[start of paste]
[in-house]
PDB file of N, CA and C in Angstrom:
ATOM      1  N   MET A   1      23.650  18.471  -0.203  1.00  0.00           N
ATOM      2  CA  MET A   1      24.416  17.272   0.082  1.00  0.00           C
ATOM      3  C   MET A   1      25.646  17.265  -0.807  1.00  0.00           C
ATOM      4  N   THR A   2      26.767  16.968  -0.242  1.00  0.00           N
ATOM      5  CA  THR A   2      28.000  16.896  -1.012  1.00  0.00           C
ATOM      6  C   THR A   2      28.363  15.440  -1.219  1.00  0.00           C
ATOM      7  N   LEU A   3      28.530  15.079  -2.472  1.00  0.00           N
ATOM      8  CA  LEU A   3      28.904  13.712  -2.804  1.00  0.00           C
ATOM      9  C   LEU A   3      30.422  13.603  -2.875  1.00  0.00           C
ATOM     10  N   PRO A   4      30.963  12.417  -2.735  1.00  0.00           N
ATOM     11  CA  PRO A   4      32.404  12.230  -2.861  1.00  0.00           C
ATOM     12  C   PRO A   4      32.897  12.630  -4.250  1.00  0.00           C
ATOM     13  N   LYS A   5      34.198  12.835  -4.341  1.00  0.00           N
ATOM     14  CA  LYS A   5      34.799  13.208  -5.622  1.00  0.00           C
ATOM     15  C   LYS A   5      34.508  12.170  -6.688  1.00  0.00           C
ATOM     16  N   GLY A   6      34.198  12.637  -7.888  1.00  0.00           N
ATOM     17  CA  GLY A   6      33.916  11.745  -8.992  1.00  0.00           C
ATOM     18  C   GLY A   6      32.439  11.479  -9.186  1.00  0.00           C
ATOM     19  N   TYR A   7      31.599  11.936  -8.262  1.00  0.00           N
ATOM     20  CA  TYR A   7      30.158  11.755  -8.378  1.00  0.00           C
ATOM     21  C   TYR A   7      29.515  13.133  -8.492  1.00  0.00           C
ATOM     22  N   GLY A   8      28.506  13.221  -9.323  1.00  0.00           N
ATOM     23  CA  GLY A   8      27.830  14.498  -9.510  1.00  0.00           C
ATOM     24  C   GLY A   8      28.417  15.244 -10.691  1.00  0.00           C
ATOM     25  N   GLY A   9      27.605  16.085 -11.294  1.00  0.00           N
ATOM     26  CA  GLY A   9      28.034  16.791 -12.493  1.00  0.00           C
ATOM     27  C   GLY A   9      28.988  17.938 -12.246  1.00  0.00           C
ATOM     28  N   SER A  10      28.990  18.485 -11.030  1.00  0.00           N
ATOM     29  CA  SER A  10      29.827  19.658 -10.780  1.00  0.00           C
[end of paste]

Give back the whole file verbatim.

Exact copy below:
[in-house]
PDB file of N, CA and C in Angstrom:
ATOM      1  N   MET A   1      23.650  18.471  -0.203  1.00  0.00           N
ATOM      2  CA  MET A   1      24.416  17.272   0.082  1.00  0.00           C
ATOM      3  C   MET A   1      25.646  17.265  -0.807  1.00  0.00           C
ATOM      4  N   THR A   2      26.767  16.968  -0.242  1.00  0.00           N
ATOM      5  CA  THR A   2      28.000  16.896  -1.012  1.00  0.00           C
ATOM      6  C   THR A   2      28.363  15.440  -1.219  1.00  0.00           C
ATOM      7  N   LEU A   3      28.530  15.079  -2.472  1.00  0.00           N
ATOM      8  CA  LEU A   3      28.904  13.712  -2.804  1.00  0.00           C
ATOM      9  C   LEU A   3      30.422  13.603  -2.875  1.00  0.00           C
ATOM     10  N   PRO A   4      30.963  12.417  -2.735  1.00  0.00           N
ATOM     11  CA  PRO A   4      32.404  12.230  -2.861  1.00  0.00           C
ATOM     12  C   PRO A   4      32.897  12.630  -4.250  1.00  0.00           C
ATOM     13  N   LYS A   5      34.198  12.835  -4.341  1.00  0.00           N
ATOM     14  CA  LYS A   5      34.799  13.208  -5.622  1.00  0.00           C
ATOM     15  C   LYS A   5      34.508  12.170  -6.688  1.00  0.00           C
ATOM     16  N   GLY A   6      34.198  12.637  -7.888  1.00  0.00           N
ATOM     17  CA  GLY A   6      33.916  11.745  -8.992  1.00  0.00           C
ATOM     18  C   GLY A   6      32.439  11.479  -9.186  1.00  0.00           C
ATOM     19  N   TYR A   7      31.599  11.936  -8.262  1.00  0.00           N
ATOM     20  CA  TYR A   7      30.158  11.755  -8.378  1.00  0.00           C
ATOM     21  C   TYR A   7      29.515  13.133  -8.492  1.00  0.00           C
ATOM     22  N   GLY A   8      28.506  13.221  -9.323  1.00  0.00           N
ATOM     23  CA  GLY A   8      27.830  14.498  -9.510  1.00  0.00           C
ATOM     24  C   GLY A   8      28.417  15.244 -10.691  1.00  0.00           C
ATOM     25  N   GLY A   9      27.605  16.085 -11.294  1.00  0.00           N
ATOM     26  CA  GLY A   9      28.034  16.791 -12.493  1.00  0.00           C
ATOM     27  C   GLY A   9      28.988  17.938 -12.246  1.00  0.00           C
ATOM     28  N   SER A  10      28.990  18.485 -11.030  1.00  0.00           N
ATOM     29  CA  SER A  10      29.827  19.658 -10.780  1.00  0.00           C